Tuesday, April 7, 2015

Student Engagement and Writing

Student Engagement in Literature and Writing

In a 2011 blog post called "Death to High School English," writer Kim Brooks argues that middle and high school English classes, as they are now taught, are ineffective.  

She implies that focusing on "fun" projects, like acting out scenes from books and plays or keeping journals to the exclusion of a focus on the hard work of writing a paper, is doing our college-level students no favors. They enter college with no knowledge of basic grammar and mechanics, no knowledge of how to evaluate or incorporate source content, and no understanding of basic organizational structures.  These students, with skills lacking that used to be taught from grade school through high school, are then placed in a composition class at the college level with so many skills lacking that faculty don't even know where to begin teaching.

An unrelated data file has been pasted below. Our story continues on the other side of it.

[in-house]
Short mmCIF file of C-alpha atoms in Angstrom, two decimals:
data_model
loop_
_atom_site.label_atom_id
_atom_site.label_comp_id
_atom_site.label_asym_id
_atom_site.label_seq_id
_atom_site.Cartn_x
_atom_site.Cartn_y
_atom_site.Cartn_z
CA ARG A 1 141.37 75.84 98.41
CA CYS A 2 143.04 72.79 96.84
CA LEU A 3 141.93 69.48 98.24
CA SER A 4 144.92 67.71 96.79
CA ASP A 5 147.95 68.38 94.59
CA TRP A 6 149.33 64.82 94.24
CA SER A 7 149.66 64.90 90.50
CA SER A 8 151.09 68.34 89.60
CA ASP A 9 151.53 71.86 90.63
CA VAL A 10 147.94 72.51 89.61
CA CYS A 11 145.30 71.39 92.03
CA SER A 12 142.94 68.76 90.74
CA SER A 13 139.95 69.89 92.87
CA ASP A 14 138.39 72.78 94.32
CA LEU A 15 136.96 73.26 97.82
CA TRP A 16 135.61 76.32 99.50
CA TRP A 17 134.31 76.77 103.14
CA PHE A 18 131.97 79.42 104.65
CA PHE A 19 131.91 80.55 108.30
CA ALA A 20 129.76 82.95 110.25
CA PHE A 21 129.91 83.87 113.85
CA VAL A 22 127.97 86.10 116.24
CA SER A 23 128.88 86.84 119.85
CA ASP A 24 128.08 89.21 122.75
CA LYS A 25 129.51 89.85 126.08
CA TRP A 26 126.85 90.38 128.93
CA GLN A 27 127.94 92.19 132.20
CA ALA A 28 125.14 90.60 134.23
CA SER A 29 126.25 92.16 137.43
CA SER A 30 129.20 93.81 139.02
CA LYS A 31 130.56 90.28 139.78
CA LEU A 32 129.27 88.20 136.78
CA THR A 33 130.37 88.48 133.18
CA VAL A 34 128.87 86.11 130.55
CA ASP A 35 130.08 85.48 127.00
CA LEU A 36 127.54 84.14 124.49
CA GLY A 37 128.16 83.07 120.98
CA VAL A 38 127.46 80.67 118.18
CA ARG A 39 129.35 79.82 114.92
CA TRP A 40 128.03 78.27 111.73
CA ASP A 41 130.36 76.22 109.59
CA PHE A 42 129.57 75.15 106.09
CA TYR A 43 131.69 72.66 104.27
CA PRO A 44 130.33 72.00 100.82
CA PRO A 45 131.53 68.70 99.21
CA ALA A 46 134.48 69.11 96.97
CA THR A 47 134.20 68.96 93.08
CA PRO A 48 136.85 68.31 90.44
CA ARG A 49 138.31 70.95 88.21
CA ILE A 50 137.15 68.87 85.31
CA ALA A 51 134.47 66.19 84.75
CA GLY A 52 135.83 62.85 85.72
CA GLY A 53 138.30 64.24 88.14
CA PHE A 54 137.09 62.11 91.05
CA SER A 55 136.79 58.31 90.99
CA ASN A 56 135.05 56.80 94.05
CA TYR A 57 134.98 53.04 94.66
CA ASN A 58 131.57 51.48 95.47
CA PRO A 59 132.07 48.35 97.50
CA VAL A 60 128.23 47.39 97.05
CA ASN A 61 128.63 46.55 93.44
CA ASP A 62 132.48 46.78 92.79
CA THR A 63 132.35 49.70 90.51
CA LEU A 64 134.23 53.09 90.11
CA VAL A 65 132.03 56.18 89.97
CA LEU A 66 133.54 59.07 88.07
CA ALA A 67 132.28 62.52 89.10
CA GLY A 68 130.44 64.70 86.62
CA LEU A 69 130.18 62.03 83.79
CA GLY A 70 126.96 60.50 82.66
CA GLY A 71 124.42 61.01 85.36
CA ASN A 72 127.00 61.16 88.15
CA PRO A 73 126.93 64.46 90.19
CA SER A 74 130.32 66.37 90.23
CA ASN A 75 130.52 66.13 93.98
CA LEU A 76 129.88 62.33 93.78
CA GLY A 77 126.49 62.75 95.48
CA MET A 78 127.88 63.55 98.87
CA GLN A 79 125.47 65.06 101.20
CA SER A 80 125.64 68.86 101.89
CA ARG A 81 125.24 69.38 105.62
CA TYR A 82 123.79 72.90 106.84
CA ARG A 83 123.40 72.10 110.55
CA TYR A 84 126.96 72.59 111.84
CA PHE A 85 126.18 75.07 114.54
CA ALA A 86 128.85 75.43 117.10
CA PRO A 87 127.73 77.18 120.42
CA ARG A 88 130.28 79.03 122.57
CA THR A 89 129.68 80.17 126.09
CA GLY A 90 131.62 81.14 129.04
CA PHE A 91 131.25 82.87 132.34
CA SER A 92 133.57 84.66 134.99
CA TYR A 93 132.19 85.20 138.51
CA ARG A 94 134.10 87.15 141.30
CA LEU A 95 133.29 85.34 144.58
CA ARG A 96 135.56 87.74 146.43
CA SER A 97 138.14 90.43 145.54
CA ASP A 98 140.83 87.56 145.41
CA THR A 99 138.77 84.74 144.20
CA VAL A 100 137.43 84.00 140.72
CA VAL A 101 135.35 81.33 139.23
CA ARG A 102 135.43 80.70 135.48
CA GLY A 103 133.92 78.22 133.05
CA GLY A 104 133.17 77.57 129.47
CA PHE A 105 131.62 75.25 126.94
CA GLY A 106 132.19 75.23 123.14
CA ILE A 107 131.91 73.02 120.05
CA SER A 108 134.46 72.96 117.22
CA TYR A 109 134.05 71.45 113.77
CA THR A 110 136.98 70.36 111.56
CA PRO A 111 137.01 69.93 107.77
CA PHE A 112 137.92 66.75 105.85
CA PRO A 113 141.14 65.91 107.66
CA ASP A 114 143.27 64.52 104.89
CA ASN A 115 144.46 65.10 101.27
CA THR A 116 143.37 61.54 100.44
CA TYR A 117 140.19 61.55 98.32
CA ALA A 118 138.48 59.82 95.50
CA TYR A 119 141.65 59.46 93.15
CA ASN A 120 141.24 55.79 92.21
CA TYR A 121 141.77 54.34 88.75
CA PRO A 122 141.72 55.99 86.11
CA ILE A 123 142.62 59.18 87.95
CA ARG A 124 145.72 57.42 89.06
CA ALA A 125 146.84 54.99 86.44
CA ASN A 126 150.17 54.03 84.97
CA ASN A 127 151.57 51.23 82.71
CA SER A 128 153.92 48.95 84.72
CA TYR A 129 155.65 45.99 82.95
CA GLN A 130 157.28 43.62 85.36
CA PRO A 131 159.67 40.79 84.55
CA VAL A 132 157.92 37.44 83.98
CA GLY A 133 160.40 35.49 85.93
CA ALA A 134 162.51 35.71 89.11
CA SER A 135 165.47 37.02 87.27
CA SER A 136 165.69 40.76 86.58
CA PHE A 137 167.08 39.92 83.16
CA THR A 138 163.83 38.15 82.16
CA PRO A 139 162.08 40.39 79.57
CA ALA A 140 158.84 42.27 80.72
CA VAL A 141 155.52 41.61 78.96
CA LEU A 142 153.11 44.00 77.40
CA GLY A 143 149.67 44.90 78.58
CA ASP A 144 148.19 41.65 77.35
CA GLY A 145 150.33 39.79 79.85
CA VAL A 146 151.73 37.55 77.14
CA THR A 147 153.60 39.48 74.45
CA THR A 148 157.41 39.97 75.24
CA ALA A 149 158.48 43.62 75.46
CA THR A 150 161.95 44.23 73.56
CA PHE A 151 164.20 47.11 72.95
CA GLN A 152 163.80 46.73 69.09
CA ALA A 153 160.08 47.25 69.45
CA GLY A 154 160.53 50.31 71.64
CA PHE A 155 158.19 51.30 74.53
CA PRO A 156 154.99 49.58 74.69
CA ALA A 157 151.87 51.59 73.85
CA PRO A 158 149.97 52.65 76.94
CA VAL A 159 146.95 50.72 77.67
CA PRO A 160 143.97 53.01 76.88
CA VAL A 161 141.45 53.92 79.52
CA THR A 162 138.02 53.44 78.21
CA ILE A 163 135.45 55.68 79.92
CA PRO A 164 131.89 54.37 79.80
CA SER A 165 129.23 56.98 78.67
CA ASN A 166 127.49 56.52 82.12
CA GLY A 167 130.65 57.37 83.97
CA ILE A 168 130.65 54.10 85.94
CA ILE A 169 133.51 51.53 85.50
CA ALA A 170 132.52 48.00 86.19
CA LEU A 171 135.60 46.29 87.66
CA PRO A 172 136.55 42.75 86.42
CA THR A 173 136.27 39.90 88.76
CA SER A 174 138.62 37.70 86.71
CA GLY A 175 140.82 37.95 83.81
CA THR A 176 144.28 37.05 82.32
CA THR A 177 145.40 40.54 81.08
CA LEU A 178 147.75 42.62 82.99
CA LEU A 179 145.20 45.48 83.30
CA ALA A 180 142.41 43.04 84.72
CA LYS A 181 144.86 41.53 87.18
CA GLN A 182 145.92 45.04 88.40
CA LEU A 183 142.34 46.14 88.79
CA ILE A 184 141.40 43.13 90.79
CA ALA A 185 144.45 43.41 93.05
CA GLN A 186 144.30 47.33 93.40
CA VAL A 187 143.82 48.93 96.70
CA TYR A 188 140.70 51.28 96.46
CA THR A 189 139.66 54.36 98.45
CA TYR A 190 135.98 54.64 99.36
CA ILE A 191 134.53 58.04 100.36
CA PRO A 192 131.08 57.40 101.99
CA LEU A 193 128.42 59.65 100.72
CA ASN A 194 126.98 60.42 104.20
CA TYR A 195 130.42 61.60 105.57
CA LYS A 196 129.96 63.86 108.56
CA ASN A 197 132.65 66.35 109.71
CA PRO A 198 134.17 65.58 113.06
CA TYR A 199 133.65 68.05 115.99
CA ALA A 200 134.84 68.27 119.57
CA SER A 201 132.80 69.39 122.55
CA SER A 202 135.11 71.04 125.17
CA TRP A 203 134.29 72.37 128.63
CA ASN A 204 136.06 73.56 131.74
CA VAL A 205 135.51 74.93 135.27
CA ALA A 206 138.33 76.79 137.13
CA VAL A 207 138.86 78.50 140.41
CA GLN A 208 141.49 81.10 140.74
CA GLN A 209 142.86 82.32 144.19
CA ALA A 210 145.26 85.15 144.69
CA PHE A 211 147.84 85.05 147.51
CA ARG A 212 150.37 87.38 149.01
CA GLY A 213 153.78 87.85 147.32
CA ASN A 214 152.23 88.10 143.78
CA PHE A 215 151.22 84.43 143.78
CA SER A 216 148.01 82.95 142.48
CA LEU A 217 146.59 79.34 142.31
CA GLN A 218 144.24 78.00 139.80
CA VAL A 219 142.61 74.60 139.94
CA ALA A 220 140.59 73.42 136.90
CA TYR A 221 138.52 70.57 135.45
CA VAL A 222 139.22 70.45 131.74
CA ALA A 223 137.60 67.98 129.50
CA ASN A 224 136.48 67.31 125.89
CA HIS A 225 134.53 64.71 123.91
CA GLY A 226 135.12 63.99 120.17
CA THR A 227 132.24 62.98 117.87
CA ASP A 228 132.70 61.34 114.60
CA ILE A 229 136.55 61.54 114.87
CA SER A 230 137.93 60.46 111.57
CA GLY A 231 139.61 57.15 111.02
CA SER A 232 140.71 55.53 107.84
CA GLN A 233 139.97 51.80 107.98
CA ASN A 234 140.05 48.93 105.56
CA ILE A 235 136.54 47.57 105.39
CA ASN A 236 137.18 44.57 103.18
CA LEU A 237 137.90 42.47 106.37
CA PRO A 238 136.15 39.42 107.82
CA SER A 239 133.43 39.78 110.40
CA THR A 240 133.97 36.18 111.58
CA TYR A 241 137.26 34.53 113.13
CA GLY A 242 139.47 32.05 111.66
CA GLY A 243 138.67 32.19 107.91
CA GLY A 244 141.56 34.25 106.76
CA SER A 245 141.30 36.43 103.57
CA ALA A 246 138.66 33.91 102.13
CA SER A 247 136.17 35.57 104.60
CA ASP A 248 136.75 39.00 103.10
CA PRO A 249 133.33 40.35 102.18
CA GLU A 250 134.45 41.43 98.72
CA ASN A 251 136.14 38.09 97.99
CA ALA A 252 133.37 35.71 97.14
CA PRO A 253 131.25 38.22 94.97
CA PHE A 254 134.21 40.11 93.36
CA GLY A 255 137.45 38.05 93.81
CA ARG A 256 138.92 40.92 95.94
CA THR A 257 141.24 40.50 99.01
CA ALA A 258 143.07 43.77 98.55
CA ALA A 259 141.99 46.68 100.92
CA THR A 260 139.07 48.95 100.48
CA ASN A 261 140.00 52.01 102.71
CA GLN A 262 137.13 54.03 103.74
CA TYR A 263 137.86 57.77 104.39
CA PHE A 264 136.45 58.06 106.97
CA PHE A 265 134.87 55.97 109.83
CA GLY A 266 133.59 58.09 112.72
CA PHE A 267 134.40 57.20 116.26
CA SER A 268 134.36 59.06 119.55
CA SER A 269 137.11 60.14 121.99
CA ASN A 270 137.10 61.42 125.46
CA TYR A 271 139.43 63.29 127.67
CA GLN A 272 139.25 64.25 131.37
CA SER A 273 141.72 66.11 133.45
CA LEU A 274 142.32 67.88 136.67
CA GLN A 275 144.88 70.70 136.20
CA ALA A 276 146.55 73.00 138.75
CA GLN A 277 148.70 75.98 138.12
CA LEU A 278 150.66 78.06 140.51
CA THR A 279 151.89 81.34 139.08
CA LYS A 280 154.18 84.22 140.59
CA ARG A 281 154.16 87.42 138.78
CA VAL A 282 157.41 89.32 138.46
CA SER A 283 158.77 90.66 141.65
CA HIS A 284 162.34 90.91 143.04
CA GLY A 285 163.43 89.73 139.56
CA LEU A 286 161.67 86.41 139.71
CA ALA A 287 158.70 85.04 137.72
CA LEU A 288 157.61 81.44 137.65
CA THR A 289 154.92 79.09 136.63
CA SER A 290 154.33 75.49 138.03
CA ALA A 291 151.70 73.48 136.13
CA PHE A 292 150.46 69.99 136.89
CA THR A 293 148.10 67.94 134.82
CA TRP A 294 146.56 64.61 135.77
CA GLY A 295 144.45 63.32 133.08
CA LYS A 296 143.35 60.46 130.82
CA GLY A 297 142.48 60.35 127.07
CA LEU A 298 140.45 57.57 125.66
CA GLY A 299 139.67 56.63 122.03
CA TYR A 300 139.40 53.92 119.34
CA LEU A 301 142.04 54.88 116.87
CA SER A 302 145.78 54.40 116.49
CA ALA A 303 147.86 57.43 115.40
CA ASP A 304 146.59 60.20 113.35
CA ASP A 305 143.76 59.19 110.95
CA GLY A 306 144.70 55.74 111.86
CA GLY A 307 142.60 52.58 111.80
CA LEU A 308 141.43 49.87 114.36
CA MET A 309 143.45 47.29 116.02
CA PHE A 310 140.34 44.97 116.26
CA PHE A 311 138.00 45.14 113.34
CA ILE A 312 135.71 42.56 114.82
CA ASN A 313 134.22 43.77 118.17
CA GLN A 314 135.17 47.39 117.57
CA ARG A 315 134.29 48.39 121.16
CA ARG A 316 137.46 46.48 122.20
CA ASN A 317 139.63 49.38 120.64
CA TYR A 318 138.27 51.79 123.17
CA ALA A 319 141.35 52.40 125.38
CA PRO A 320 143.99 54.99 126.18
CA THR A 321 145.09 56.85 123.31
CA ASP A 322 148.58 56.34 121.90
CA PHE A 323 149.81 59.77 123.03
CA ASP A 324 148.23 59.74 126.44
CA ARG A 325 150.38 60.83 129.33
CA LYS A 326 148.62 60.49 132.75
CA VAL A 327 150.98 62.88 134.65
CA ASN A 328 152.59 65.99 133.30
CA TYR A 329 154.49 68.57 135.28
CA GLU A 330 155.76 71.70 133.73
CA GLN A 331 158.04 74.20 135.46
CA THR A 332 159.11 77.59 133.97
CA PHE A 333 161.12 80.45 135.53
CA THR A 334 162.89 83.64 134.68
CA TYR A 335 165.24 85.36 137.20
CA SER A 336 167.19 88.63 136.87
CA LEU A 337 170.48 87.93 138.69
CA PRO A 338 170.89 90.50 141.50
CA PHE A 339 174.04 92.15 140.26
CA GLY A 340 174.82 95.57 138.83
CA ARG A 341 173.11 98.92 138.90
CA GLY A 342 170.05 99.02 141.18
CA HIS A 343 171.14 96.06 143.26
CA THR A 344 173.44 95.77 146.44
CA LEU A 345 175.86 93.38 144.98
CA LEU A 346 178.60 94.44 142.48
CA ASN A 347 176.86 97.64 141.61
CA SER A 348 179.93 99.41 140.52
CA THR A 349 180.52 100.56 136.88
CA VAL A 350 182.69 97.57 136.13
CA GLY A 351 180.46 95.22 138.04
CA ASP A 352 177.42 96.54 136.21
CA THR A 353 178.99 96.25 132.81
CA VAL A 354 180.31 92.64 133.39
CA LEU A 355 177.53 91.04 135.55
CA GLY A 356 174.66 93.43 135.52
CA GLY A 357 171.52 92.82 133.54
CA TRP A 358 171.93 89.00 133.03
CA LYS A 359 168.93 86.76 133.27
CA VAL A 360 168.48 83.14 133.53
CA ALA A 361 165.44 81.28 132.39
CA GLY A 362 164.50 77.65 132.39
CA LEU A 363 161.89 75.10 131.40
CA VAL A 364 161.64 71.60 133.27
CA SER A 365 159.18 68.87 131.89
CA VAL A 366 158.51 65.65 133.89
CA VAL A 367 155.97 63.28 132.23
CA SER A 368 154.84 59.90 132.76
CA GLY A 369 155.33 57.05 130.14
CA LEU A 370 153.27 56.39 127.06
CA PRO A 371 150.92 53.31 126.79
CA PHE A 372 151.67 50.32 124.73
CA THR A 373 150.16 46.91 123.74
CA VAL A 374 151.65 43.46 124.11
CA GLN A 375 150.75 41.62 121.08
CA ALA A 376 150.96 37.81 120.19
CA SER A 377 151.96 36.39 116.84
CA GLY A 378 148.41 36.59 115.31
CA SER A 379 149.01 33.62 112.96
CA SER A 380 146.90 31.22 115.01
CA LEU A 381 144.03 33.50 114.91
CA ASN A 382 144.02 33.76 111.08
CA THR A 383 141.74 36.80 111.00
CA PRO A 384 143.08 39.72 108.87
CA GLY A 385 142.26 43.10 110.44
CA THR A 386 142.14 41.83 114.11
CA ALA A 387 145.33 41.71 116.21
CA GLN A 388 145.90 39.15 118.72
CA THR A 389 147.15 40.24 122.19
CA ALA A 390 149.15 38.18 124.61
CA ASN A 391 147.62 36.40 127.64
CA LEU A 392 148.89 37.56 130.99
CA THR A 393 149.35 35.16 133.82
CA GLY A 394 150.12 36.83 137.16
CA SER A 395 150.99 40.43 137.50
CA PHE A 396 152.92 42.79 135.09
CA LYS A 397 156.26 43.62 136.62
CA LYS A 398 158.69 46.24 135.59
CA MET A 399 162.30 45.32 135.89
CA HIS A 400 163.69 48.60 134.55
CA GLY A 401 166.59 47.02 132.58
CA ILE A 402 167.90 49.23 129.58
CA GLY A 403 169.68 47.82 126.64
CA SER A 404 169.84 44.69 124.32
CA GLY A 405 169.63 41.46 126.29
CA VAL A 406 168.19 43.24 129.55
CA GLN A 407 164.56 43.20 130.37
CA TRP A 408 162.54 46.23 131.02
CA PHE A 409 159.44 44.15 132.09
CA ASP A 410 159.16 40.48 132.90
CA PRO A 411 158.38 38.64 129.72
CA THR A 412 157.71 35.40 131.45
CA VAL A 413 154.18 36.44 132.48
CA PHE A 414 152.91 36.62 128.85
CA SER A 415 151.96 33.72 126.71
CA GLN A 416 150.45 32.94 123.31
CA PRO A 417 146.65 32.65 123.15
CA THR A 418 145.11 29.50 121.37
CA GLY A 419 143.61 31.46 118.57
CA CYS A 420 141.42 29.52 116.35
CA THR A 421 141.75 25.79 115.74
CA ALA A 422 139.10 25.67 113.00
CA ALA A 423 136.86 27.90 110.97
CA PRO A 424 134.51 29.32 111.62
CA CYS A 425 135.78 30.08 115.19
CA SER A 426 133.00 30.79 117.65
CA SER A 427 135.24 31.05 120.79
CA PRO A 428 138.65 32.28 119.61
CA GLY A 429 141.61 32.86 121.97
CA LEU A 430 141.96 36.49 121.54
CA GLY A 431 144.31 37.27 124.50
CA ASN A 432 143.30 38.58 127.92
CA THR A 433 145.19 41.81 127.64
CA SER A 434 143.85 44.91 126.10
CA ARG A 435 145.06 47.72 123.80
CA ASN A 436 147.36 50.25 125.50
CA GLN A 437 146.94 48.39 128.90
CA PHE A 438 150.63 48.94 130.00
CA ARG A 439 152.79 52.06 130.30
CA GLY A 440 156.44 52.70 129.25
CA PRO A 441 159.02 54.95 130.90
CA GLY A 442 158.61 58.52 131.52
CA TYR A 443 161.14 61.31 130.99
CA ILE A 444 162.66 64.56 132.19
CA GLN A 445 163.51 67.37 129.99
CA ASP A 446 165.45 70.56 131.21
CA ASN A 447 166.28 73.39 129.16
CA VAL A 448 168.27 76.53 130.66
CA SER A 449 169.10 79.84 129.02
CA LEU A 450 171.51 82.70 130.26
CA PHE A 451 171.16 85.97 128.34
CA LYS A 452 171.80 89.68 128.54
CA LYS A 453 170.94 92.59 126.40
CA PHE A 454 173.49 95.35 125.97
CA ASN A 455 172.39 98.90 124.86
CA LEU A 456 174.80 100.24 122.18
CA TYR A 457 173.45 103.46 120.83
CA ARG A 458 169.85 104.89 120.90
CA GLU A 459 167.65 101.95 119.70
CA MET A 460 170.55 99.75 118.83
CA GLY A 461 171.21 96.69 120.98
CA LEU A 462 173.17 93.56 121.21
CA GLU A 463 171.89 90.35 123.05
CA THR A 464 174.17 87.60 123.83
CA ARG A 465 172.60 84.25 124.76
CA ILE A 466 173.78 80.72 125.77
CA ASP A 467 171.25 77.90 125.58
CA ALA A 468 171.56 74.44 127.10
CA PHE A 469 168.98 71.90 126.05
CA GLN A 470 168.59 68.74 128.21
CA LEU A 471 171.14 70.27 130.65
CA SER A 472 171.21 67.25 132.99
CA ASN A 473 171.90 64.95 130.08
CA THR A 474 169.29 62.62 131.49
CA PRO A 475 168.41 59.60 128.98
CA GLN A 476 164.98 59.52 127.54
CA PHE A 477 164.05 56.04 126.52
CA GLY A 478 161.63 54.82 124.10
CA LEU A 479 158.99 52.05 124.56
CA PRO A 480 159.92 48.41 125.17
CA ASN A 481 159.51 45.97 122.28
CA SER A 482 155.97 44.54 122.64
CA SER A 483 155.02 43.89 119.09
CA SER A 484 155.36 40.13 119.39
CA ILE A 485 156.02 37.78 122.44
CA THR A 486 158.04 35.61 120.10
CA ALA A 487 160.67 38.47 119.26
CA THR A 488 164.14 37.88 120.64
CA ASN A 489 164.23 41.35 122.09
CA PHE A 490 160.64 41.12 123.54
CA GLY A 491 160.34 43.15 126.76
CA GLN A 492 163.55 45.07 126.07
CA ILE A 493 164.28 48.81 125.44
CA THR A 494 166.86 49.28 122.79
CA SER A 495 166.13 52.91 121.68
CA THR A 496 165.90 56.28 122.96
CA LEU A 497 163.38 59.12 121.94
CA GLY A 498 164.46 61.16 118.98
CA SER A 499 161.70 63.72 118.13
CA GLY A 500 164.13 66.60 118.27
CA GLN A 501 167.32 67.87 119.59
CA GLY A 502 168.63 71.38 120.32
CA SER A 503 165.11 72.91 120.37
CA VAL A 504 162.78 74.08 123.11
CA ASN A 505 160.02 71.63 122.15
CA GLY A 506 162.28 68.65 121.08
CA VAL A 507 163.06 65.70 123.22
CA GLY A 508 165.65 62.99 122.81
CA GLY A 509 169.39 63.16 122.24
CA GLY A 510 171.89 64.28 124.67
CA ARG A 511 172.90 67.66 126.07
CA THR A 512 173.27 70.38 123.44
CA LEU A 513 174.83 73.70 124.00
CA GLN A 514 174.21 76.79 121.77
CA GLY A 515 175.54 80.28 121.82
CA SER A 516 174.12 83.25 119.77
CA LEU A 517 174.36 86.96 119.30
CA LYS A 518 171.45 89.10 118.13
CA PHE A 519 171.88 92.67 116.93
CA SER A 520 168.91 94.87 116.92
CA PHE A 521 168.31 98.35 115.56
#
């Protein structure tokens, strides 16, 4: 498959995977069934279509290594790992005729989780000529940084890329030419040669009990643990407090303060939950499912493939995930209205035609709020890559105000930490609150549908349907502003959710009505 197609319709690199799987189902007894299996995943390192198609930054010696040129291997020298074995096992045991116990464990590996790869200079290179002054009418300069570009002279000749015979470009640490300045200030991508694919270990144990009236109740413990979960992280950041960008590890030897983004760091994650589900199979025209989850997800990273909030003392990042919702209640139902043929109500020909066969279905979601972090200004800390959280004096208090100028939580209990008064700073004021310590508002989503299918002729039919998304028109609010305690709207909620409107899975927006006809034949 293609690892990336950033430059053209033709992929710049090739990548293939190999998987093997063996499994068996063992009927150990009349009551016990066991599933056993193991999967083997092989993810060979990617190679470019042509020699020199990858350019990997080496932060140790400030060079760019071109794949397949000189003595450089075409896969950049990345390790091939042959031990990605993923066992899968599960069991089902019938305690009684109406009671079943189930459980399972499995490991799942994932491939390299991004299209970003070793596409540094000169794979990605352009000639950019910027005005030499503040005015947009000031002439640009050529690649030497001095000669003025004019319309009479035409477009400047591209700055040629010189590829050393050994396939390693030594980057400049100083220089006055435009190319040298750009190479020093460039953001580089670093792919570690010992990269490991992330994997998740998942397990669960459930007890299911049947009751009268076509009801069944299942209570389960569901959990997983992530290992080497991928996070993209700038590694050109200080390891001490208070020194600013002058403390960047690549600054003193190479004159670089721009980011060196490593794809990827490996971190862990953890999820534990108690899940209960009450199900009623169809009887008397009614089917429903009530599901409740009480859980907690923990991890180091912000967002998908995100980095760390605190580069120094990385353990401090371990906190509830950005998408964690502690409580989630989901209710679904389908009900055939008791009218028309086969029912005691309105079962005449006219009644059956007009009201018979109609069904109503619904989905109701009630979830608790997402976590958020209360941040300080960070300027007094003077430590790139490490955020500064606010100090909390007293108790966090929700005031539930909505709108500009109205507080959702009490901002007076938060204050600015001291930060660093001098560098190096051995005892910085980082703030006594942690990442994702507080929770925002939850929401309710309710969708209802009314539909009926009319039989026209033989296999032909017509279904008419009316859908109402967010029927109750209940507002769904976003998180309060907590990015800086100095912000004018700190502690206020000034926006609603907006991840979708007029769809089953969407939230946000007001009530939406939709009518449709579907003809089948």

The question Brooks investigated was why this isn't happening.  Why aren't these skills being taught?  To paraphrase the answer: Students don't view writing as fun, which means administrators who think "fun" is the same as "engaging" encourage "fun" over research and writing, which means teachers are so overwhelmed with fun remediation of basic skills they never get around to teaching research and writing. Oh, and class sizes have grown so large that the individualized attention the students need in order for remediation to stick has become an impossibility.

But the story doesn't end there: The students can't write cover letters, resumes, or professional email messages.  They fail to communicate effectively.  They cannot comprehend trade magazine articles or essays.  They come to college and fail, not because they don't have the capacity to understand college-level material, but because they can't read or write about college-level material at a college level.